Francesco Molinari sets early Wentworth pace with fine opening 65

Frustrated world number one Rory McIlroy six adrift following an opening 71

An Italian job of sorts was carried out on the West Course as Francesco Molinari stepped into Rory McIlroy's spotlight. Just this once, it seemed, he had stolen the Northern Irishman's thunder as an impressive opening round of 65, seven-under-par, gave Molinari the first round lead here on the leafy Wentworth estate.

Not bad for an appetiser.

In truth, though, even when standing in the shadows, there is no hiding place for McIlroy.

The world number one used his clubs 71 times to at least finish with a sub-par round – plus one other occasion when tossing his three-wood in front of him in an act of frustration after putting his approach to the 17th through the green into the rough, an act that will likely lead to an undisclosed fine – and he later admitted to feeling “a bit angry out there”.


McIlroy – who has finished 1st-8th-1st in his last three starts and is playing here in the fourth tournament of a five-week stretch up to next week’s Irish Open before catching a breather – should perhaps be allowed some leeway for any element of mental fatigue in his bid to defend a title he won last year on a course he had previously described as “a grind,” but now admitting it was a case of having to “grin and bear it” if he were to control his emotions, especially on the greens.

Four birdies

In a round of four birdies and three bogeys, McIlroy’s frustration came from some loose shots and then boiled over towards the end. Frustration? Fatigue?

“I just need to stay in control of my emotions . . . . if I’m a little tired or a little fatigued mentally, I’ll start to be hard on myself,” he said, adding: “Mentally, I could feel myself getting down on myself and that’s something I haven’t been doing over the past few weeks. I need to be aware of that, to be conscious that I need to try to keep everything on an even keel.”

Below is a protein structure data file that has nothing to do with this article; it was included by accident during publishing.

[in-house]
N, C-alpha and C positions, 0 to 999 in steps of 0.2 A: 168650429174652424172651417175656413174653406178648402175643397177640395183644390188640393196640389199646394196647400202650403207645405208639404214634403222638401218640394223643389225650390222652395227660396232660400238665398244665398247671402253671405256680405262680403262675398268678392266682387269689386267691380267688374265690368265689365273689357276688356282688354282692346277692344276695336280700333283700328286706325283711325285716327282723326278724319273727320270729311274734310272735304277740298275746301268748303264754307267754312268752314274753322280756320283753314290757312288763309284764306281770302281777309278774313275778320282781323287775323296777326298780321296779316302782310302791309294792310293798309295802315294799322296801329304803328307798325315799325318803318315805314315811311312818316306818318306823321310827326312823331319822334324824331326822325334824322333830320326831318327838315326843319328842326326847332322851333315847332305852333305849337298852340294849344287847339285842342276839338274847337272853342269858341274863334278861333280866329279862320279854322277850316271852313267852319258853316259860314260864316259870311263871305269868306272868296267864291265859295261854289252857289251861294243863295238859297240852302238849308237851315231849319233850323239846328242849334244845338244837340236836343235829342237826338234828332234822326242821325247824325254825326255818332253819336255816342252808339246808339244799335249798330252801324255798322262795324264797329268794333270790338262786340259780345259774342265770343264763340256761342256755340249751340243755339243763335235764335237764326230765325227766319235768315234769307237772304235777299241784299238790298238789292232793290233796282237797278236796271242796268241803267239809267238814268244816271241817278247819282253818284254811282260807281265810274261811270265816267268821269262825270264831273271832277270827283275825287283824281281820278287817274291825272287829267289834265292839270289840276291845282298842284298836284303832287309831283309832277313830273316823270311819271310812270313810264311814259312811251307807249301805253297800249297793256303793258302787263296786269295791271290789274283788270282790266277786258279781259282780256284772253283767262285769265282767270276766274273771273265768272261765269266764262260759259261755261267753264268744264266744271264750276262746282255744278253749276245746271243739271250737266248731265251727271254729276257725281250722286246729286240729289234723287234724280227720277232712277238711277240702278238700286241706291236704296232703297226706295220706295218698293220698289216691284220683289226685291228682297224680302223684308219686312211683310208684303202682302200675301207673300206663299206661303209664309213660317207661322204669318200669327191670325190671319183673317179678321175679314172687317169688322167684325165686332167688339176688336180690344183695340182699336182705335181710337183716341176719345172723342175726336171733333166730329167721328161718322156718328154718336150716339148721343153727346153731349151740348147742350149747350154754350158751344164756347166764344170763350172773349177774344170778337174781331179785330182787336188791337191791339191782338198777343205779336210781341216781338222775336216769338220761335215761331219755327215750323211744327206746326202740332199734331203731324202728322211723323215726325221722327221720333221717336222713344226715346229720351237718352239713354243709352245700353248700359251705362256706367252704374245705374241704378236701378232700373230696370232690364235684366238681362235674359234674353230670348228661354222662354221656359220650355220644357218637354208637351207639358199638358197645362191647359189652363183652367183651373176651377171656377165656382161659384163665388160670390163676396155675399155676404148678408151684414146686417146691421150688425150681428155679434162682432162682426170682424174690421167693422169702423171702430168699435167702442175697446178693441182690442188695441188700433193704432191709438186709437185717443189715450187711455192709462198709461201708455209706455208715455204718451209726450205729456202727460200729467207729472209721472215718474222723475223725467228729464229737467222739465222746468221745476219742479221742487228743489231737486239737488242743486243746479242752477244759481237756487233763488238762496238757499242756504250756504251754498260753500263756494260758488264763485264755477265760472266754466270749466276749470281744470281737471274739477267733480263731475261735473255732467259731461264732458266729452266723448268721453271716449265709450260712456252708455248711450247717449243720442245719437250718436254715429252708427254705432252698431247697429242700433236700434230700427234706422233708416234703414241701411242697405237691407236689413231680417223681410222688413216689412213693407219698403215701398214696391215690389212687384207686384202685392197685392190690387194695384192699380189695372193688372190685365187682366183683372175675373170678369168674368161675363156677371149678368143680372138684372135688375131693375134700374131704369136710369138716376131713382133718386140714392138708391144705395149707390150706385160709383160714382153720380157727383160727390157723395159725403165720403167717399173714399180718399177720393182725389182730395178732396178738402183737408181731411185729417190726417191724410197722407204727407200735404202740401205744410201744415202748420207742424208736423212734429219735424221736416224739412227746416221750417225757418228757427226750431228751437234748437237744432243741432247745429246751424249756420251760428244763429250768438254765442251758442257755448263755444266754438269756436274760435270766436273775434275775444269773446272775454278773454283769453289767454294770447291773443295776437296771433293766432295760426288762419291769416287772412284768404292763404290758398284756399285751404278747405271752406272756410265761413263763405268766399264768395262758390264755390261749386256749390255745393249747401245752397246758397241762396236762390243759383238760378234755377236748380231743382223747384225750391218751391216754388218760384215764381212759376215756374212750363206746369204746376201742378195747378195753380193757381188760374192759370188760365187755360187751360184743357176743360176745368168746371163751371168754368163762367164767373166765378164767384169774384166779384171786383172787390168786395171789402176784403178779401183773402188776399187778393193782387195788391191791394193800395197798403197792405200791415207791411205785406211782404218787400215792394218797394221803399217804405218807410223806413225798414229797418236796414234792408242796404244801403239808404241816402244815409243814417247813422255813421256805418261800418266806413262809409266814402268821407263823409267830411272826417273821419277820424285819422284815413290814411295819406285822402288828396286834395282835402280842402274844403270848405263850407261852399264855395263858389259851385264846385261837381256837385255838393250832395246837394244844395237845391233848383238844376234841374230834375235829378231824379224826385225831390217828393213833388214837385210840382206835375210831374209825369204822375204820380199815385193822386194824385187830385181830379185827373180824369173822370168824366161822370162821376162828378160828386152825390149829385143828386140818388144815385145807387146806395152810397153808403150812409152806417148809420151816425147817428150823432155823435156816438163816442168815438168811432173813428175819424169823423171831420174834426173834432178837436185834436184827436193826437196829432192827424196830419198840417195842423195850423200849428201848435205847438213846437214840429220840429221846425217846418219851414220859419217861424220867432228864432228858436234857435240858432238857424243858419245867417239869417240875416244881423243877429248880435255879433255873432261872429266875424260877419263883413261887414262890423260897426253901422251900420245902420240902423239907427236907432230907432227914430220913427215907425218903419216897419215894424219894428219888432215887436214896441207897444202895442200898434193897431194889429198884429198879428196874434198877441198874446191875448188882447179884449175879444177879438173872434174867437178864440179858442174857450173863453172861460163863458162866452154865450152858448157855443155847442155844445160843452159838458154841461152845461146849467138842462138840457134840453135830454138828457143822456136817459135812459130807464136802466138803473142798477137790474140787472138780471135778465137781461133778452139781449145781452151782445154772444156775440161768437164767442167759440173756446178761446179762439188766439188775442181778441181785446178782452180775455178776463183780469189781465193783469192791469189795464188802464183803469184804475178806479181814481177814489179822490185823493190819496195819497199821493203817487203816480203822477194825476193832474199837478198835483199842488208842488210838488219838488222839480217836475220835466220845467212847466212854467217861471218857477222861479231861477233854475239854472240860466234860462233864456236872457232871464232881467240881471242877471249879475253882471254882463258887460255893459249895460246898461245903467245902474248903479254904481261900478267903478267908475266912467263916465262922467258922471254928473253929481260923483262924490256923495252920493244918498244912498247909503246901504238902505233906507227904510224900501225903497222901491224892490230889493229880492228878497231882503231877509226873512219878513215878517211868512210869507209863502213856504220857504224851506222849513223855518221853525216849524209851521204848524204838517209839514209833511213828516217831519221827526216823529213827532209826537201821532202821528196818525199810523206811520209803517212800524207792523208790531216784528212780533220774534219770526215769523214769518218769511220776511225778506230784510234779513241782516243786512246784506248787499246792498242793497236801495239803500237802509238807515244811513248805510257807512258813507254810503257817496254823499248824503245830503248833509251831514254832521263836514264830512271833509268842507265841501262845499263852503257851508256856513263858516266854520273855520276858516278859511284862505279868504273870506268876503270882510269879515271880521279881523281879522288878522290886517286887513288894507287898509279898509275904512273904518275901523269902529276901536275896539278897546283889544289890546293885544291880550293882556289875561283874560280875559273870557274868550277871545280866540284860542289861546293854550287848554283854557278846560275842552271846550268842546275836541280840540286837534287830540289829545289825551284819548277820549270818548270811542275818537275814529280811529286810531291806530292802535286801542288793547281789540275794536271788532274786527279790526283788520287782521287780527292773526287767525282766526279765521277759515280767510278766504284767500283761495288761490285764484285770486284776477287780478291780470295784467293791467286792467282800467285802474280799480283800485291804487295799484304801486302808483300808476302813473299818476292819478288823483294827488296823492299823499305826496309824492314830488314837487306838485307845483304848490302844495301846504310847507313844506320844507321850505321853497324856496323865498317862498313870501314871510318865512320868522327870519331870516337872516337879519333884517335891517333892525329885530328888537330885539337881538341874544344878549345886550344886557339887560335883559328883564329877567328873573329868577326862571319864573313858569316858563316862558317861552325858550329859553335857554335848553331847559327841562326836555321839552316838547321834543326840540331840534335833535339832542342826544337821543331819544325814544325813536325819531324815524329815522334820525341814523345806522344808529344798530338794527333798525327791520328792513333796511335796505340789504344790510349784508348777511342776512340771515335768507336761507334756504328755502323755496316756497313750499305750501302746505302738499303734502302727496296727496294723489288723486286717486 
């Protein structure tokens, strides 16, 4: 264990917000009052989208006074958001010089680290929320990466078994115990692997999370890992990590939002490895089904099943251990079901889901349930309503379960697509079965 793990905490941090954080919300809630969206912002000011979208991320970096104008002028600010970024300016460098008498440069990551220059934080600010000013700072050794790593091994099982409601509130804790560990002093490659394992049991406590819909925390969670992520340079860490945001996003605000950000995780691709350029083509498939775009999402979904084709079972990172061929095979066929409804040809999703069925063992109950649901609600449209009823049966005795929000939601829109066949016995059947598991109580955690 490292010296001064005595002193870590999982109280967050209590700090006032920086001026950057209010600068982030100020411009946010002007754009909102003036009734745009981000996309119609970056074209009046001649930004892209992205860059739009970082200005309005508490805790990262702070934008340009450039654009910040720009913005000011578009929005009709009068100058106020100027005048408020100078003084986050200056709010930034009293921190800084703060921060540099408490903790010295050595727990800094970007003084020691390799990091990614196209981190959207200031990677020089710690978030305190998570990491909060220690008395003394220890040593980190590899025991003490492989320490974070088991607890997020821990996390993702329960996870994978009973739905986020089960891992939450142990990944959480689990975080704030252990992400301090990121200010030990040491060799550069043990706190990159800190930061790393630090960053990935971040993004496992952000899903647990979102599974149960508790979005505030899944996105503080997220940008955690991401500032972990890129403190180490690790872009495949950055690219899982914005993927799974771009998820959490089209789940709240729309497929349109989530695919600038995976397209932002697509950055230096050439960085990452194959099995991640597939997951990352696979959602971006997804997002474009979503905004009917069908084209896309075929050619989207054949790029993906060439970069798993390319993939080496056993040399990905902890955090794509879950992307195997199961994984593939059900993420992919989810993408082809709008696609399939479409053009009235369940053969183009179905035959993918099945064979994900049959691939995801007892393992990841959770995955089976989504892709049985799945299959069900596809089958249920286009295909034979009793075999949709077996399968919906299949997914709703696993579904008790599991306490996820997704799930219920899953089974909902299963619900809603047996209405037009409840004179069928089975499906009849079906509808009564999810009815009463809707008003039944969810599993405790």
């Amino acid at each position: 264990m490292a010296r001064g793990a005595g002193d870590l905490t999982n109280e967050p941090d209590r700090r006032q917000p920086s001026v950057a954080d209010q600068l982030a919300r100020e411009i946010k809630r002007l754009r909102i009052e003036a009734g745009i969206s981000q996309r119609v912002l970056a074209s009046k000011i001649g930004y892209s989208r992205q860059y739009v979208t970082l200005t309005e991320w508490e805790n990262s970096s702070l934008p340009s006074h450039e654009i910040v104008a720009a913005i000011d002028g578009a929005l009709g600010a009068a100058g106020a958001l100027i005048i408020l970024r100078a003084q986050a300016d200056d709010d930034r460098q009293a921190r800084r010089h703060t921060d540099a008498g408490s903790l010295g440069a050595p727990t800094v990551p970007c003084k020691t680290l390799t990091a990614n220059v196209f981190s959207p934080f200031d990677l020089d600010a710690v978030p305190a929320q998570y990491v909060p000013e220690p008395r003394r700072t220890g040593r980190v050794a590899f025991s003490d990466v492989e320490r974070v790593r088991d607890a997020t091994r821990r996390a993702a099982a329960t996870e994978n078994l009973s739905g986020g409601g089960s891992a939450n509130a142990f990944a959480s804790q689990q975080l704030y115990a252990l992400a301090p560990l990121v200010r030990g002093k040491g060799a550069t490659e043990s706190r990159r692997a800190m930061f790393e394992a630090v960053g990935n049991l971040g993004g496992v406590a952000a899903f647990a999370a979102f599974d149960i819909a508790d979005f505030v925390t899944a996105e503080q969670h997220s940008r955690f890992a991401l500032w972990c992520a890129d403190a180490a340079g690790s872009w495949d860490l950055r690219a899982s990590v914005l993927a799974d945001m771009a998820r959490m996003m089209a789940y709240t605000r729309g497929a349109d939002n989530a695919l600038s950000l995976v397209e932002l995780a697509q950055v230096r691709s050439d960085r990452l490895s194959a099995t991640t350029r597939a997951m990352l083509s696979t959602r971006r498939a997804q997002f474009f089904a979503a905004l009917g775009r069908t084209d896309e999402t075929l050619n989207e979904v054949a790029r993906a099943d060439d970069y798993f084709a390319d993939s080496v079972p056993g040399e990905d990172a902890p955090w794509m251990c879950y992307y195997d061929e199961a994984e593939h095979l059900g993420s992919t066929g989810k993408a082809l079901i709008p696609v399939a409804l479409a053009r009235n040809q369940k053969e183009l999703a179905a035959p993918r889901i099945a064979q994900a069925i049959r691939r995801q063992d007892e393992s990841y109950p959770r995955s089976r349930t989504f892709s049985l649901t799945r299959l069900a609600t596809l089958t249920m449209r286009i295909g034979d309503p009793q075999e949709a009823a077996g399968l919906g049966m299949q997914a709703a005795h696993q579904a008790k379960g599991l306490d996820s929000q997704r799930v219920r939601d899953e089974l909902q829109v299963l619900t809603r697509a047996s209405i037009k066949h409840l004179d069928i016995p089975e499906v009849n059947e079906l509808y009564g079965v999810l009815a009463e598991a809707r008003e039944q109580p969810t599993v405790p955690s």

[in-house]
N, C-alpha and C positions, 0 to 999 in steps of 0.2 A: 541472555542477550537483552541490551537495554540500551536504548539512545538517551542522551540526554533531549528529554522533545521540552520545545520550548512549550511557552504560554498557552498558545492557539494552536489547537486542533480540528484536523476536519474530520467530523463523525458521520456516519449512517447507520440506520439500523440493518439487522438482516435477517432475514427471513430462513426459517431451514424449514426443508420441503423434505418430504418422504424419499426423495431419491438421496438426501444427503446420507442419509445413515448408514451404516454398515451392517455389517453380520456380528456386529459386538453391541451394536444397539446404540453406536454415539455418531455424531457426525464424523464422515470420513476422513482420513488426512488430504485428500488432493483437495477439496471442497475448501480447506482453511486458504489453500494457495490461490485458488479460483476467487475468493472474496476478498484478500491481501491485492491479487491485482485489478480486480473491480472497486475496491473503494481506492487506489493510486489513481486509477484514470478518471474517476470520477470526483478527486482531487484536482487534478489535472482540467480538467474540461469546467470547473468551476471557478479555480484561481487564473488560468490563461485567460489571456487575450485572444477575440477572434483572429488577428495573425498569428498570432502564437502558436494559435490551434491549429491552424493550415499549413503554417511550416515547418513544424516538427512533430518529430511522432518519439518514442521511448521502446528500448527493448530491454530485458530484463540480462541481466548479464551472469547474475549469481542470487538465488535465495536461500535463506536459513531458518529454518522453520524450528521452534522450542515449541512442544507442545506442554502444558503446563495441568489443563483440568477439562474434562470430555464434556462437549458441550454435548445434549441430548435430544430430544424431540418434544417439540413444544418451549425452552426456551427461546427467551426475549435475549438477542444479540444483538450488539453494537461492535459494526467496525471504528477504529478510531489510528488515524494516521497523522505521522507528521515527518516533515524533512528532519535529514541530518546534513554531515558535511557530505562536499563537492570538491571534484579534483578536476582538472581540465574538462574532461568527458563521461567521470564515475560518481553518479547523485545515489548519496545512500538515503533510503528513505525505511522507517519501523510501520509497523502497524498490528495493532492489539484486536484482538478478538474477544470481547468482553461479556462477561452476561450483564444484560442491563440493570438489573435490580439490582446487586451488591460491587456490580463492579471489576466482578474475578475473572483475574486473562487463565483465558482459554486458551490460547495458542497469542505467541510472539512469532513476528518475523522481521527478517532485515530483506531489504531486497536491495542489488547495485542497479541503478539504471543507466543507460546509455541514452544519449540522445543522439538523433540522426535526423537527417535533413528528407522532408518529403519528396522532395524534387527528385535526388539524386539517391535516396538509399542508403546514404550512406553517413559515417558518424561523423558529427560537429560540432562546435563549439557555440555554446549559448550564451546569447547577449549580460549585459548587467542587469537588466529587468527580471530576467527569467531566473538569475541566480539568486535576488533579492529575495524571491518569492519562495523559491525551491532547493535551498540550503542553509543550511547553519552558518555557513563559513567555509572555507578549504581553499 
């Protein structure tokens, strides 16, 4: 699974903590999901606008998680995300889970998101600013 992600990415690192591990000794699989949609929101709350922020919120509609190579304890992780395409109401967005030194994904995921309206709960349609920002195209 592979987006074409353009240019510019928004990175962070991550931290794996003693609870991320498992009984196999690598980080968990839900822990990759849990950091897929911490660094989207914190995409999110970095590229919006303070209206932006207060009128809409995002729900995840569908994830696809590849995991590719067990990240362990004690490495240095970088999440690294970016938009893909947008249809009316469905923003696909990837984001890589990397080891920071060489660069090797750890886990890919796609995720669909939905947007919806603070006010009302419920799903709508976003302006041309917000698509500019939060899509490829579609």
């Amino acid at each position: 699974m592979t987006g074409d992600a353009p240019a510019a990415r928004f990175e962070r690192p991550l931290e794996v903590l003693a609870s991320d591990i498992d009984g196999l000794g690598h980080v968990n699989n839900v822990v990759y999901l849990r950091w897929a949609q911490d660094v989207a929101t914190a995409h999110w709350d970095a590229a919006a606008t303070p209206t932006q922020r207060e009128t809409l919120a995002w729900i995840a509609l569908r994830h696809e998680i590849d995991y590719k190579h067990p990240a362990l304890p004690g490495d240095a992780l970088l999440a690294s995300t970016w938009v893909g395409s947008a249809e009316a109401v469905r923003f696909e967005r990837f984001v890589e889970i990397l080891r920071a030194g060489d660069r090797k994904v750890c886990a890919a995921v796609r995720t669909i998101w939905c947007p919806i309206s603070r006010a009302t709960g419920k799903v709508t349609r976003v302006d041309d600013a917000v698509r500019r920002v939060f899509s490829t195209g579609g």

McIlroy was not alone in getting frustrated or in releasing a pressure valve, for the course – and a swirling wind – made correct club selection and shot execution paramount.

Justin Rose, the only other player from the world's top-10 competing, like McIlroy, signed for an opening 71 that was notable for nine straight pars on his homeward journey. In his case, patience was definitely a virtue.

Luke Donald, a former world number one but nowadays struggling to regain former glories, found one way to outwit the greens, which grew more untrustworthy as the round progressed. Thee Englishman, a former champion, chipped in twice to help sign for a 70 that puts him very much into the reckoning.

And McIlroy's pain was also felt by Shane Lowry, who had chased him home a year ago. That runner-up finish felt very much in the past for the Offalyman, who struggled to a 74, the same mark as Graeme McDowell.

“I just played poorly again. I don’t know what I am doing the last few months because I am trying my hardest, it’s just not happening. I have to stick my head down and keep plugging away . . . . I am just doing everything pretty average, it just feels hard to shoot a score at the minute. It’s quite frustrating,” said Lowry.

Greenside bunkers

Only three Irish players managed to shoot sub-par rounds, with

Peter Lawrie

(69), Damien McGrane (70) and McIlroy (71) managing to better par.

Niall Kearney, on his debut in the championship, stuck manfully to his game. The Dubliner was in four greenside bunkers on the four opening holes but managed to save par three times and eventually signed for a level-par 72.

It was Molinari – in some contrast to his brother Edoardo who was forced to retire mid-round with a wrist injury – who stole the show on the first day. Molinari, who is trying to juggle the task of playing on the PGA Tour and the European Tour, took a two-stroke lead over Sweden's Robert Karlsson with five players, among them Miguel Angel Jimenez, a shot further adrift on 68s.

The secret, as far as Molinari was concerned, was in staying out of trouble – out of the trees, and out of the deep bunkers.

“You need to be in control of the ball flight as much as you can, with the wind swirling around in the trees. There is more emphasis on accuracy off the tees,” he said.

On this occasion, Francesco, the younger of the brothers, did it better than anyone. He claimed the spotlight. But for how long?

There are players waiting to emerge from the shadows!

Philip Reid

Philip Reid

Philip Reid is Golf Correspondent of The Irish Times